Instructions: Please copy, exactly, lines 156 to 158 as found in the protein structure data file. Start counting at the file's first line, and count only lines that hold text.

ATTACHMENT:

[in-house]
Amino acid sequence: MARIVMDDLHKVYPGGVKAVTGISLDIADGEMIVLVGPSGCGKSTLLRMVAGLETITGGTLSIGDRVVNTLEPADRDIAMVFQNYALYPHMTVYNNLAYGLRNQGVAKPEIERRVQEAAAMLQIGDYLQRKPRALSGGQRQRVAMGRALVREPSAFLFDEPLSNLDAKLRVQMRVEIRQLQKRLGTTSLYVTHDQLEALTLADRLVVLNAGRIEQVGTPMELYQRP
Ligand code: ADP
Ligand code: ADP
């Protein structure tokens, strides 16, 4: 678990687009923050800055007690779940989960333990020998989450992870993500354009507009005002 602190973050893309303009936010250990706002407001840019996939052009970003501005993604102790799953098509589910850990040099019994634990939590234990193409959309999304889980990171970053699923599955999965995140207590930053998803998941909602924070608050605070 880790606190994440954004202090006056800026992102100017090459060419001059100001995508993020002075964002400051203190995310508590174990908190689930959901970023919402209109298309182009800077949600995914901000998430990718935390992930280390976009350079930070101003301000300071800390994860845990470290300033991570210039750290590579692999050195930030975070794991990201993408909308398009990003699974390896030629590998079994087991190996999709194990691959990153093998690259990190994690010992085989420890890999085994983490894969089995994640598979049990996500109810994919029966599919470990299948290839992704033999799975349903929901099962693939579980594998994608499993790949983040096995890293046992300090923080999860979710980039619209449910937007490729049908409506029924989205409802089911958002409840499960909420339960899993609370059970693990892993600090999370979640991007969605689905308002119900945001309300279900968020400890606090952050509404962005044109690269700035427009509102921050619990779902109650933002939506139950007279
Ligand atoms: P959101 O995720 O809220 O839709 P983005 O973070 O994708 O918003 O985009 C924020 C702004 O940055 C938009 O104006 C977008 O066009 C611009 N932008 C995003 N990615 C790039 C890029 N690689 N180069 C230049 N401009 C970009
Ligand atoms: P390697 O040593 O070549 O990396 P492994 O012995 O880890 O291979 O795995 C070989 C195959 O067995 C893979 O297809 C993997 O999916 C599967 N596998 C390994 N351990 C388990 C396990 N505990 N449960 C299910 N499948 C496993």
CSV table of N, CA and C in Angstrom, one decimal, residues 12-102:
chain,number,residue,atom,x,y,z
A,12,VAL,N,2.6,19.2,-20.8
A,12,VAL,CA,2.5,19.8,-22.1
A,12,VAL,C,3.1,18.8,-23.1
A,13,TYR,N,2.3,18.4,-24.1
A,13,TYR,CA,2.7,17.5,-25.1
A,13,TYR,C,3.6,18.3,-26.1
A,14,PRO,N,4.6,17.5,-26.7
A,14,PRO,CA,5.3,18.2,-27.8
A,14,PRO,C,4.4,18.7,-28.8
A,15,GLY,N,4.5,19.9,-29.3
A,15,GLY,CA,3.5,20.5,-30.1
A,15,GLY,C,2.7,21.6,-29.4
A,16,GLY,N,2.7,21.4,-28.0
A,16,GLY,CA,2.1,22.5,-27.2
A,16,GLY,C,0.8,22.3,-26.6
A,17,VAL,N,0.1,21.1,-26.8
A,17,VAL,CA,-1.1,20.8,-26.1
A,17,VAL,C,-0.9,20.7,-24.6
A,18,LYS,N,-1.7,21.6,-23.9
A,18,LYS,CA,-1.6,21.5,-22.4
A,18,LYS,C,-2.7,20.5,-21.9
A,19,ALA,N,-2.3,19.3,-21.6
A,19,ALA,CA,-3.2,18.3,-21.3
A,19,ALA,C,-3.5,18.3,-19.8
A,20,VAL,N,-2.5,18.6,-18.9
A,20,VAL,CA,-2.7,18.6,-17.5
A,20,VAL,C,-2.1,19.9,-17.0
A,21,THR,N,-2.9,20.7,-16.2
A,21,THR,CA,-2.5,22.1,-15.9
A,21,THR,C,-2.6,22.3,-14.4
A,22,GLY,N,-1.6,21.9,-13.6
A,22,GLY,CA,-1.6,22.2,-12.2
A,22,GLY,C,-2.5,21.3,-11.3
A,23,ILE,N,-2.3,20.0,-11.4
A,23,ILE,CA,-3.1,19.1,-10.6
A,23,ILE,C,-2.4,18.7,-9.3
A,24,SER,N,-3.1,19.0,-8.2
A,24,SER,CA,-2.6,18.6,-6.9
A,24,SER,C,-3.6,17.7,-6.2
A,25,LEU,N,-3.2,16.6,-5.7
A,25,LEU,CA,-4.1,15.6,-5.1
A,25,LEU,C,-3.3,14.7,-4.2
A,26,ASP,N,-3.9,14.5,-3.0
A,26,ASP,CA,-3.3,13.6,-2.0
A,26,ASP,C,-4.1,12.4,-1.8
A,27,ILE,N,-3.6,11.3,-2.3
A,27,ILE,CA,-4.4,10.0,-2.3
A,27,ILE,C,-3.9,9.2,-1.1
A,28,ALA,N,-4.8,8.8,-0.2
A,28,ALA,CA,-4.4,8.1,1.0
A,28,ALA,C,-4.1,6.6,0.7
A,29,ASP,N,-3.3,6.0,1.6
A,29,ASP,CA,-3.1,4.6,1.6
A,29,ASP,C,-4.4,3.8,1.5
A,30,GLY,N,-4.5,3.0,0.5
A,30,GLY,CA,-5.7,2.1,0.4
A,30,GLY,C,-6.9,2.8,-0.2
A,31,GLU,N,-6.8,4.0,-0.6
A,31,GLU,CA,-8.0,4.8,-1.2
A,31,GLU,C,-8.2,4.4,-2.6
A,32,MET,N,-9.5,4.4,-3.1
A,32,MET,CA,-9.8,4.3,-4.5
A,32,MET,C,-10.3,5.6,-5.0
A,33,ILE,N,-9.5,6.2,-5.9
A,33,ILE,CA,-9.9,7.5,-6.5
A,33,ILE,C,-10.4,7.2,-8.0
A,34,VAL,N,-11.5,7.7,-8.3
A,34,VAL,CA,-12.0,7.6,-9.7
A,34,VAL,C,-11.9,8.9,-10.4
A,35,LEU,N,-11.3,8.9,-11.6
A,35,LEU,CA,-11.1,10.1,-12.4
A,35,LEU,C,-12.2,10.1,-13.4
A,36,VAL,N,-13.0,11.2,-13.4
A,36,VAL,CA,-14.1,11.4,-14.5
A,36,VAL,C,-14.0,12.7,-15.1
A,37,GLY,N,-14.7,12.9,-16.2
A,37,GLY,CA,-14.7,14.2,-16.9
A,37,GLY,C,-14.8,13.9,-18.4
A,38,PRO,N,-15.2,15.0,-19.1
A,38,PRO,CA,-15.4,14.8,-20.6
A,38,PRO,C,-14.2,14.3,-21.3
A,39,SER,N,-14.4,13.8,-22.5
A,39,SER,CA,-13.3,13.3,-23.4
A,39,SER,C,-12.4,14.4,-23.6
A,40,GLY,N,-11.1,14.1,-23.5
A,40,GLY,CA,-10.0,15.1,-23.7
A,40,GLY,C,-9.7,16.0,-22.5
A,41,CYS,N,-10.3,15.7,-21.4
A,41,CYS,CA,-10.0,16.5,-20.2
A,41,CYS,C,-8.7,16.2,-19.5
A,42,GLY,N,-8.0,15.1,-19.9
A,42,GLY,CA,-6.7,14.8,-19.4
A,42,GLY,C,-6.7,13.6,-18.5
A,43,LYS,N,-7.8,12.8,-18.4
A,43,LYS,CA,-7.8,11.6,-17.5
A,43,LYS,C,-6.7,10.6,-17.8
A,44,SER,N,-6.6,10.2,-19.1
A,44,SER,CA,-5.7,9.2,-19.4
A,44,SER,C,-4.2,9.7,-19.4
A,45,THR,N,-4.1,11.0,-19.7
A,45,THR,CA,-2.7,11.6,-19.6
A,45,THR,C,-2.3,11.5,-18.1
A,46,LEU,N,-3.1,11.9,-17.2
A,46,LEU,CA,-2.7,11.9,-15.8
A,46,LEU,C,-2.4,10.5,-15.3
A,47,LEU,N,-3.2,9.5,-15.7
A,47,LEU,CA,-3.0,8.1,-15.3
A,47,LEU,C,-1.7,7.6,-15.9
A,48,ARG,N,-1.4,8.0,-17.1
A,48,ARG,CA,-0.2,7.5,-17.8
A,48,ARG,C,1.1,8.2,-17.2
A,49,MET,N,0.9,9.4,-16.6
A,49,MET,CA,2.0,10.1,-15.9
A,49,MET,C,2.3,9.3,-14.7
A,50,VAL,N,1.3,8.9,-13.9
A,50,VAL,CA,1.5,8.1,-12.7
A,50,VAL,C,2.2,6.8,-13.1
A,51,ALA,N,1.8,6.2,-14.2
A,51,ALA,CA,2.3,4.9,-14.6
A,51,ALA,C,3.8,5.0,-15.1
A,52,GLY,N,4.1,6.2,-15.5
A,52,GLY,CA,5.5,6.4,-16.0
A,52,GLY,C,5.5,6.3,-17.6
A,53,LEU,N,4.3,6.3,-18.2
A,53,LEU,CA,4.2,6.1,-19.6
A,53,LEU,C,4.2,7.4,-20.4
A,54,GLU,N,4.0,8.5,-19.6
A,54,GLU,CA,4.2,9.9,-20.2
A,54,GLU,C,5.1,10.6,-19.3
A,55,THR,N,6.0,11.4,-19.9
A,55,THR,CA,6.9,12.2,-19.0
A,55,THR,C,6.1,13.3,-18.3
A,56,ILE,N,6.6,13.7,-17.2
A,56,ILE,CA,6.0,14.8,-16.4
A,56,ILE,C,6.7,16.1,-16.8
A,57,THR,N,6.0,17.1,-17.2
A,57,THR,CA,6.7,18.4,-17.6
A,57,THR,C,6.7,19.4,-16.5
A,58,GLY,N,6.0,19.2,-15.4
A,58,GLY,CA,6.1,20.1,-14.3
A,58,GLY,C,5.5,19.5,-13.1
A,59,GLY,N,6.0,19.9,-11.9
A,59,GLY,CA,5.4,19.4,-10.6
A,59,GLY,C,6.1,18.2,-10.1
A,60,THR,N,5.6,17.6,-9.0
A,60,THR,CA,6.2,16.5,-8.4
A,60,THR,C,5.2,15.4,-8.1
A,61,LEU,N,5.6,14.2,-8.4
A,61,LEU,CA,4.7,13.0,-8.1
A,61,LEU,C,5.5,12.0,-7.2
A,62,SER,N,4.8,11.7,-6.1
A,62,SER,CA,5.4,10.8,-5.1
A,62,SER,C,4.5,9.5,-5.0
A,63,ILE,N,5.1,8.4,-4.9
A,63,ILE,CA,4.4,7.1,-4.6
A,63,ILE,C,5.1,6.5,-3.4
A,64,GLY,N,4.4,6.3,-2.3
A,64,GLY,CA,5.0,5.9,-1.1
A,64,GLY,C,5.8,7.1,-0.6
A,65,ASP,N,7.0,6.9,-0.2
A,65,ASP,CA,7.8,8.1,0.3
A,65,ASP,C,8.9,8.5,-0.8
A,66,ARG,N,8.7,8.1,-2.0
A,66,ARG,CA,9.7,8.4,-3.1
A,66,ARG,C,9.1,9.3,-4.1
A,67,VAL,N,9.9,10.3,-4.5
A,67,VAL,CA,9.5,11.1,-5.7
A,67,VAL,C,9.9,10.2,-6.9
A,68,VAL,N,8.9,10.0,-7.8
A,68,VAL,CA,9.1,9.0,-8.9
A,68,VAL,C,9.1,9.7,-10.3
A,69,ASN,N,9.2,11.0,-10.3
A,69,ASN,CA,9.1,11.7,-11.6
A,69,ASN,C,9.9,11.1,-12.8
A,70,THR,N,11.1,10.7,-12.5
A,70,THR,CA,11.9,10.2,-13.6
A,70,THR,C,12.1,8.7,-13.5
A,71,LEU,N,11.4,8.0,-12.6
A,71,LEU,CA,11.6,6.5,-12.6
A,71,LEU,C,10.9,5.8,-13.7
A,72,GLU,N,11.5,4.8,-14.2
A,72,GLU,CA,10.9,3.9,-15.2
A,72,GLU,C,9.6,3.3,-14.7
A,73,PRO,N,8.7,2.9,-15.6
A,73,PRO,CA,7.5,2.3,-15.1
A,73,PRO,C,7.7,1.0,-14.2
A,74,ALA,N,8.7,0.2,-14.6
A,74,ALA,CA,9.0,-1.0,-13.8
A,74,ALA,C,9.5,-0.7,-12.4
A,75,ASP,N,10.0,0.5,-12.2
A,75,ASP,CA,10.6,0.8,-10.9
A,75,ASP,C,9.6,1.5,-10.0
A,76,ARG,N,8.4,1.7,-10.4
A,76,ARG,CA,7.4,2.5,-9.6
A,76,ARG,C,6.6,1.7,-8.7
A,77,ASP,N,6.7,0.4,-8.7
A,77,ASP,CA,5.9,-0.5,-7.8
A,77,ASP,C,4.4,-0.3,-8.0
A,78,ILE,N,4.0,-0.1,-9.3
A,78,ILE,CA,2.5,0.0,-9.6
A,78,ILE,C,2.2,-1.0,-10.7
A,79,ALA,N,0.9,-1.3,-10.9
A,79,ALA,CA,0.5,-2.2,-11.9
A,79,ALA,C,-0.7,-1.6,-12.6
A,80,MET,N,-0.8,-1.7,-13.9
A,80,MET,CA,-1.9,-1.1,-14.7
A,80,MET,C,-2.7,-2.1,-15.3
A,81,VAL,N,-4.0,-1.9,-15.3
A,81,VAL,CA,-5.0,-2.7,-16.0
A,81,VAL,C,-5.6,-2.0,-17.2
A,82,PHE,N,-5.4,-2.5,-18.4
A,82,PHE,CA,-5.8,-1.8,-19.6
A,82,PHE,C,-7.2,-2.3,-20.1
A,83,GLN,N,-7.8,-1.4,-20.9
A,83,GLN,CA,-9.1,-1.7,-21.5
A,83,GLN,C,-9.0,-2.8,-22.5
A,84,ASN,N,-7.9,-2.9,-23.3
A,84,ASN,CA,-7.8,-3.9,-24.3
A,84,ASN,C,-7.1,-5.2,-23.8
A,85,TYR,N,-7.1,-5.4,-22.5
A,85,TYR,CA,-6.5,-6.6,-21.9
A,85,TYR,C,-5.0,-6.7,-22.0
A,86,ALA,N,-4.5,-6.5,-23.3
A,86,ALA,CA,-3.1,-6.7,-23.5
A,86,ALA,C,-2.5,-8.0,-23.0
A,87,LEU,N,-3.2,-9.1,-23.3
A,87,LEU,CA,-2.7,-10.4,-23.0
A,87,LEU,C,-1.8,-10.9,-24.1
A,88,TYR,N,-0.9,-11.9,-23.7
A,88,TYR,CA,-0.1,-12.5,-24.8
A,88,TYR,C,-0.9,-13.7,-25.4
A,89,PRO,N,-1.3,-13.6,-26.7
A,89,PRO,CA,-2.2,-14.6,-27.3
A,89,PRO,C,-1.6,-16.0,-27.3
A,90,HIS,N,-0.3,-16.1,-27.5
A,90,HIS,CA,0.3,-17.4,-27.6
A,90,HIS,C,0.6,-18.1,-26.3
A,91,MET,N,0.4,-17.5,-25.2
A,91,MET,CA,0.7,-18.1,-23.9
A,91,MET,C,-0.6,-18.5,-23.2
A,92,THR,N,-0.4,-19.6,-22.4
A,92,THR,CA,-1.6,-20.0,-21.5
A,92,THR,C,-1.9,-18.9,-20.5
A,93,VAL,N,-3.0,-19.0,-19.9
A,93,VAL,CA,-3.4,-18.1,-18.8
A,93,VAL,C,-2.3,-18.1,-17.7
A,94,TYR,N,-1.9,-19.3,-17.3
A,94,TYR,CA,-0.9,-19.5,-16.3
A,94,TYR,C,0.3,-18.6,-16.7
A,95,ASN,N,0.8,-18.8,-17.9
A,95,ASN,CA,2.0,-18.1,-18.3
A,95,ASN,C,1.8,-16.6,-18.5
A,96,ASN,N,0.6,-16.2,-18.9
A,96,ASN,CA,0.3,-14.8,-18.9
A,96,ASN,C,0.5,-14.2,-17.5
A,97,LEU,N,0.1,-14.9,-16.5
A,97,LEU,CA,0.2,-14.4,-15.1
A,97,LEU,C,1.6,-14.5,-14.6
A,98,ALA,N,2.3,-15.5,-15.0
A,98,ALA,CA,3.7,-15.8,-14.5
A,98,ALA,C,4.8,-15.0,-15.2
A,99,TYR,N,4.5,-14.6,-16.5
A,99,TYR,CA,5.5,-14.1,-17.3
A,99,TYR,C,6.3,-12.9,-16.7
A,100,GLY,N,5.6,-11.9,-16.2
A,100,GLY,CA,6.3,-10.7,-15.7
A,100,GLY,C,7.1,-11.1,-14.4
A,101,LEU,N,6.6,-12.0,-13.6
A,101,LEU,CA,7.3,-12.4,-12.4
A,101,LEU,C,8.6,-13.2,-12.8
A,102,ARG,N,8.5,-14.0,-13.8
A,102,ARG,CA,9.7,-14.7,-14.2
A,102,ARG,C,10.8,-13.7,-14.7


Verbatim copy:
A,60,THR,C,5.2,15.4,-8.1
A,61,LEU,N,5.6,14.2,-8.4
A,61,LEU,CA,4.7,13.0,-8.1